There is most certainly no shortage of activism occurring within the African-American community. Today’s African-American political activists are incredibly diverse in regards to their ages, value systems, political perspectives, strategies and tactics. This alluded to diversity raises what should be a natural query of what is it all for? Put simply, how do you know if you are ‘winning’ at the high-stakes game of political activism?
Sadly, I have discovered that so many of today’s African-American political activists have failed to consider such political matters. It is this omission that severely curtails every aspect of their activism as there cannot be a reasonable strategy without the presence of what can only be termed an end-goal. There is no doubt that African-American activists need to take a step-back, study, and tehn replicate the path that other groups have taken in their own desperate attempt to liberate their people by articulating their program via a political ‘manifesto’.
What is a manifesto? Put simply, a ‘manifesto’ is a developed and then publicly articulated plan that reveals the intentions, motives, and view of those that created it.
Consider for a moment the following statement of the Rev. Dr. Martin Luther King, Jr., that reads in part like a manifesto as it articulates his vision of the two-stages of political activism that were needed to achieve the ‘end-goal’ of an American racial equality that extended well beyond this nation’s law books and extended into the daily existence of Black America.
[W]ith Selma and the Voting Rights Act one phase of development in the civil rights revolution came to an end. A new phase opened, but few observers realized it or were prepared for its implications. For the vast majority of white Americans, the past decade — the first phase — had been a struggle to treat the Negro with a degree of decency, not of equality. White America was ready to demand that the Negro should be spared the lash of brutality and coarse degradation, but it had never been truly committed to helping him out of poverty, exploitation or all forms of discrimination. The outraged white citizen had been sincere when he snatched the whips from the Southern sheriffs and forbade them more cruelties. But when this was to a degree accomplished, the emotions that had momentarily inflamed him melted away,
When Negroes looked for the second phase, the realization of equality, they found that many of their white allies had quietly disappeared. Negroes felt cheated, especially in the North, while many whites felt that the negroes had gained so much it was virtually impudent and greedy to ask for more so soon.
Black America’s current cadres of contemporary activists and so-called leaders have been figuratively operating in the dark, meaning without a plan also known as a manifesto.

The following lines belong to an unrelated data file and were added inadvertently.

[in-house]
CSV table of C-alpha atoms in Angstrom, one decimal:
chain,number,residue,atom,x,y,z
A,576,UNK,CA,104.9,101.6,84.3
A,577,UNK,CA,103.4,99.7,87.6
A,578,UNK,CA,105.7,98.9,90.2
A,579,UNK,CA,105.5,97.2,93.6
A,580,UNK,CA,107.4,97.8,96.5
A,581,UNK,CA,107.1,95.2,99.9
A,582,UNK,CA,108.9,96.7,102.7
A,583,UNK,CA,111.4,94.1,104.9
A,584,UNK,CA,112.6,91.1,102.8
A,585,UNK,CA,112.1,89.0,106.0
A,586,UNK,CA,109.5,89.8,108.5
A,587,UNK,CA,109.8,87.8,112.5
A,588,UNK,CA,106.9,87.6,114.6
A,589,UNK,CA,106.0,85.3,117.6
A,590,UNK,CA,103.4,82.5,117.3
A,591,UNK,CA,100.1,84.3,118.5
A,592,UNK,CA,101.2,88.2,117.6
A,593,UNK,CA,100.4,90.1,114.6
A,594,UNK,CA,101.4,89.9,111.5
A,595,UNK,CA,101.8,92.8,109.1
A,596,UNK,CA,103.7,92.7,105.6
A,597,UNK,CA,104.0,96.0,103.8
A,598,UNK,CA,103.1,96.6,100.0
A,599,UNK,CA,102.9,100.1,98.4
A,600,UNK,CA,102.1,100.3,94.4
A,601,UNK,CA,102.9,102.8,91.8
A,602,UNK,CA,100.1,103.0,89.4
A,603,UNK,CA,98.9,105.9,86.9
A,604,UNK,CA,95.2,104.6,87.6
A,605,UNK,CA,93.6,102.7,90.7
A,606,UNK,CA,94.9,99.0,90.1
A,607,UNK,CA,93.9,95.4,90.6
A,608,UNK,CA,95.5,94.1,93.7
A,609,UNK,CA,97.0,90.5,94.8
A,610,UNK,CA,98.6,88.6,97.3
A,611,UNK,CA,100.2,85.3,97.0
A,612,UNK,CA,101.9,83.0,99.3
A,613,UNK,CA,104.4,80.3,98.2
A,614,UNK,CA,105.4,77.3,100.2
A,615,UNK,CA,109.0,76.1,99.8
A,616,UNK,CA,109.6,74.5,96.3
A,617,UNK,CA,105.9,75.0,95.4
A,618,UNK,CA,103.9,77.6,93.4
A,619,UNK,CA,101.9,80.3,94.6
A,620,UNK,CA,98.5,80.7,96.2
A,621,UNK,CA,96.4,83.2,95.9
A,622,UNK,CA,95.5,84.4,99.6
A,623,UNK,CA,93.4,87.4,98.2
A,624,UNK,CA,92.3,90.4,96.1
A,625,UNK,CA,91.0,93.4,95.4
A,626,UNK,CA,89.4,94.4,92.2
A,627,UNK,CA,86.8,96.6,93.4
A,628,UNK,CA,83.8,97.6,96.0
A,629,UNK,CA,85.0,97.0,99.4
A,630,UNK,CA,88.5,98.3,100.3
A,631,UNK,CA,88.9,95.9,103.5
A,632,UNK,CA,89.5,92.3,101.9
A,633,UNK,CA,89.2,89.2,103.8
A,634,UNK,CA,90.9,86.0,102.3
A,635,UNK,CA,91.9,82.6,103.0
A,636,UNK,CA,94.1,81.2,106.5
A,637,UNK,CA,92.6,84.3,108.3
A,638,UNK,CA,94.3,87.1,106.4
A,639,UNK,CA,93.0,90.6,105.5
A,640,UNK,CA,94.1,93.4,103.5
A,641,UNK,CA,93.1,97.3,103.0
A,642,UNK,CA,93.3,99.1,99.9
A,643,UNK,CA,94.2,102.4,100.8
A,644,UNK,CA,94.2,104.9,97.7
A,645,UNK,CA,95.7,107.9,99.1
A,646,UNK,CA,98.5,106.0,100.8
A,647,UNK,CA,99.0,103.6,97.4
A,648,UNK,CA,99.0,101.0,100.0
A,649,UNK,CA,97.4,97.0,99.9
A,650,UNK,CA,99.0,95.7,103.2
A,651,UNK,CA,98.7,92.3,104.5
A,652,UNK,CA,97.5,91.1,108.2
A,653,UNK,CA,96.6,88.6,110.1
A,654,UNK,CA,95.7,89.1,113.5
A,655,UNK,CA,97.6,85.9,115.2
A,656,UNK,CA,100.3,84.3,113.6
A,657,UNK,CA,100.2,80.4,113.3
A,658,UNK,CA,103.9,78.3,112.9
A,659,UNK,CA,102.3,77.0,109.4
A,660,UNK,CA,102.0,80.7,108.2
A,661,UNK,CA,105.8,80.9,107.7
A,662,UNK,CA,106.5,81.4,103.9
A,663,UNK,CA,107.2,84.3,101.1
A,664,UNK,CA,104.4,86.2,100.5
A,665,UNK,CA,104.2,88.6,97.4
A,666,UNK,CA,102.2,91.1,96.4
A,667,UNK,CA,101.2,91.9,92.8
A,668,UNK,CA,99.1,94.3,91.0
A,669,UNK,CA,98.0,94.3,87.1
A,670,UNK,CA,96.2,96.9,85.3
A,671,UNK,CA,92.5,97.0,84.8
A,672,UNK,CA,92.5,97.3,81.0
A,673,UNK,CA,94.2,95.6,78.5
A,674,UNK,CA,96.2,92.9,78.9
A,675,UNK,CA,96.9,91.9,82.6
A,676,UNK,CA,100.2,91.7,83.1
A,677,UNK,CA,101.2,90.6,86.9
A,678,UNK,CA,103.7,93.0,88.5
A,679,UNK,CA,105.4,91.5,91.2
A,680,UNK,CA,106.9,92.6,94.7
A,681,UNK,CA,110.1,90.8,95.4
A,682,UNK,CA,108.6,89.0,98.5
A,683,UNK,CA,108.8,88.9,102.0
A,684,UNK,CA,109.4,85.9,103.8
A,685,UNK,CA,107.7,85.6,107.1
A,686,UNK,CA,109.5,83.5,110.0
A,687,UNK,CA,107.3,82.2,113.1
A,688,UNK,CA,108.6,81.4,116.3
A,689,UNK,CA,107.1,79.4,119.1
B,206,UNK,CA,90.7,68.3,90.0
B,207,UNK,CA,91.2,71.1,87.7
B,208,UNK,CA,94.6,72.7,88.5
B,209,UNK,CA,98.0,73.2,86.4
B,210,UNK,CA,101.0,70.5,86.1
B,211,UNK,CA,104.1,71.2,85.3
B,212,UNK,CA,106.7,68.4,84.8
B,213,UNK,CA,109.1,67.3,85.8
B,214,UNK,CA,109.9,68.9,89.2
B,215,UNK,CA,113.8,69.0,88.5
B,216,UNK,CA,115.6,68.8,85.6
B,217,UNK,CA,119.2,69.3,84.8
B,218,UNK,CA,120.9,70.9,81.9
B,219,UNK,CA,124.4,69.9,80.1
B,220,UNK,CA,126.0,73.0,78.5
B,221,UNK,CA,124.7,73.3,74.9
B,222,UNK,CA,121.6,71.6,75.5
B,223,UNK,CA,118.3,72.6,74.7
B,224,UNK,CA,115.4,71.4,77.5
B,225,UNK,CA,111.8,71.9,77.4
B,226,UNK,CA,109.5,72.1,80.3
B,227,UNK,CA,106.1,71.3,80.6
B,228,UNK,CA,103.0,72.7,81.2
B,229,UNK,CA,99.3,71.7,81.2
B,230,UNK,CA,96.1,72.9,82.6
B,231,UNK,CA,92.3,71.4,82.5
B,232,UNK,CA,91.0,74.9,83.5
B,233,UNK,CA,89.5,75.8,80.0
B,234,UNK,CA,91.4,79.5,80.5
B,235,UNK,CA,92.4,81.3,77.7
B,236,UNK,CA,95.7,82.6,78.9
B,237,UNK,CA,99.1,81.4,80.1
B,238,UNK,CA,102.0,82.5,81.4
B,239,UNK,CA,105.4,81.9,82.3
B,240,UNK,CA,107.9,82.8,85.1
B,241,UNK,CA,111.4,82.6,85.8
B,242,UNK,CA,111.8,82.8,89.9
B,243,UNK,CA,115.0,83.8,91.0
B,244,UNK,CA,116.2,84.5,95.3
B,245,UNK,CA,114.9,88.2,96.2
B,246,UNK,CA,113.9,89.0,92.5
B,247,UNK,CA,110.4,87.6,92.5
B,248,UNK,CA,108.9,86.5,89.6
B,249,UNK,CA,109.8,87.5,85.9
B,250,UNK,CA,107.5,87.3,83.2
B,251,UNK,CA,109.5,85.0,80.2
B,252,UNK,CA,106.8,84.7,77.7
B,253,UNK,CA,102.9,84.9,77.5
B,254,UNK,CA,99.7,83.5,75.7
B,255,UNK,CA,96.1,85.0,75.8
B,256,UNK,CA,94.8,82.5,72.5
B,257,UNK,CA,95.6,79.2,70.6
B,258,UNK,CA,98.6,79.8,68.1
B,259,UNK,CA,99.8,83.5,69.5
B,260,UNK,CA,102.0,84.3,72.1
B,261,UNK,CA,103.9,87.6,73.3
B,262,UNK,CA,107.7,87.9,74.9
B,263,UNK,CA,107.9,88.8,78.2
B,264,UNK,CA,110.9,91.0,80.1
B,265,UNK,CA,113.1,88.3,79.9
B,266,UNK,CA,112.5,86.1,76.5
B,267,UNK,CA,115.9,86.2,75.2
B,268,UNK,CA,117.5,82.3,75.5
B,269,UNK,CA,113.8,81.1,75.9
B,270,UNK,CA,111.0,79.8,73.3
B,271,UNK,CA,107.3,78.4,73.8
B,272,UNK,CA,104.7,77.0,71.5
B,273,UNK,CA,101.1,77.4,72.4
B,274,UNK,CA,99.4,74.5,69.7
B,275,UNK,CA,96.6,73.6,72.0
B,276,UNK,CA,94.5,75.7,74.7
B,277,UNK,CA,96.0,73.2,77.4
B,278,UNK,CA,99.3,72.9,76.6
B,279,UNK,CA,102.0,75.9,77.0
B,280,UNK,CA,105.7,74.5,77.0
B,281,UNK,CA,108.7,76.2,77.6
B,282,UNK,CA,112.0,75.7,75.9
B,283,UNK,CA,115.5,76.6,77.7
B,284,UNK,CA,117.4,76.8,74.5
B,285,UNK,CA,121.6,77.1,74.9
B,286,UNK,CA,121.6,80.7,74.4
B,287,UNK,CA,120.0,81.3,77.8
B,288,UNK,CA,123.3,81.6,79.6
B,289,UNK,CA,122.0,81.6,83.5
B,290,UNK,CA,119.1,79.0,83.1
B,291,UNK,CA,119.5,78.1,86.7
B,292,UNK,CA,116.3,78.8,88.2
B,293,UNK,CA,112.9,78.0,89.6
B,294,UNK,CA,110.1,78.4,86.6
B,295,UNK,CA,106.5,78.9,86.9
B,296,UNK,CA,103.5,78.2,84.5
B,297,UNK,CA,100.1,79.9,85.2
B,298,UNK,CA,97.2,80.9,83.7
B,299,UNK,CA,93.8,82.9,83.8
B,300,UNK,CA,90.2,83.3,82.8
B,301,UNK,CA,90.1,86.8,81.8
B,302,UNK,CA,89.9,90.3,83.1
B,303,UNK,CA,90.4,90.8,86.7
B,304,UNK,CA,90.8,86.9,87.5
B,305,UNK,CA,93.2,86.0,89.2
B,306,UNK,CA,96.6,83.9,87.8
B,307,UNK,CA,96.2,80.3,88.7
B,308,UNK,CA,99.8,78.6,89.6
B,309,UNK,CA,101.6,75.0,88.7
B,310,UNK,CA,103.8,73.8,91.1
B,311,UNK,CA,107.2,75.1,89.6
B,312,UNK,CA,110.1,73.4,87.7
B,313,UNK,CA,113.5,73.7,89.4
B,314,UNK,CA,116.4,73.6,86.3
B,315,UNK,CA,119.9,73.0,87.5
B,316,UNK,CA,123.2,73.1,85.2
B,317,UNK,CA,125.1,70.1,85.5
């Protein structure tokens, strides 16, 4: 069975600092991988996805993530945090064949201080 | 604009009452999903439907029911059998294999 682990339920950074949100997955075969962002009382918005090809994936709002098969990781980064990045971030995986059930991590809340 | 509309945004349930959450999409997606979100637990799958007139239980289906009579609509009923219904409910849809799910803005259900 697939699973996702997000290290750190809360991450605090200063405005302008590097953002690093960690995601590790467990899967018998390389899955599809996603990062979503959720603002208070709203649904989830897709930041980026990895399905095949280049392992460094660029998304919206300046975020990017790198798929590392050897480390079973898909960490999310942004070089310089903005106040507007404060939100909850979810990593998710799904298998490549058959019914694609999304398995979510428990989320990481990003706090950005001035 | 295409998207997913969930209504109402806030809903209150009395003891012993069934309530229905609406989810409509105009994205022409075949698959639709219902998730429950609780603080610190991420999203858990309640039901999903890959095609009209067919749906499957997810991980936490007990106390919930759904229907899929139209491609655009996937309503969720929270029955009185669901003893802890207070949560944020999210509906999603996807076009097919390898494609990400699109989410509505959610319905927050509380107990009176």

It is this lack of a coherent and cohesive manifesto that reveals much about the disarray within Black America’s activist community.
Although it is disappointing and daunting to state the following, the reason that the Black manifesto does not exist is that the dogmatism, rivalries, and superficial disagreements that are omnipresent within the African-American activist community has proven more powerful than worthy goals such as economic freedom and political independence. Instead of rallying around what should be a universal goal such as “the liberation and salvation of the Black nation”, contemporary activists fight amongst themselves over mundane issues such as:
- What should we call ourselves? (Black, African-American, Moors, God’s, Hebrews)
- Did the slave trade actually occur?
- Are African-Americans actually Native Americans?
- Are we descended from Alien beings?
- Who are the legitimate heirs to the Black Panther Party legacy?
- Who has the right to claim Malcolm X’s legacy?
When taken together, such minutiae amounts to a prolonged session of ‘mental masturbation’ that allows its participants to remain in the cowardice position that they have historically occupied by busying themselves with things that not only matter little, but also fail to be integral in any way to the potential liberation of their people.
It is time that the African-American activist community abandons their self-created diversion that closely resemble ‘busy work’ and get about the business of institution building, educating their own, supporting Black businesses, and organizing our political currency to use at an opportune moment. Anything less is simply scattered-brained thinking that allows them to avoid facing the unadulterated reality that they are little more than cowards who are afraid to engage those that oppress not only themselves, but also everyone they profess to love.
Dr. James Thomas Jones III
©Manhood, Race and Culture, 2016.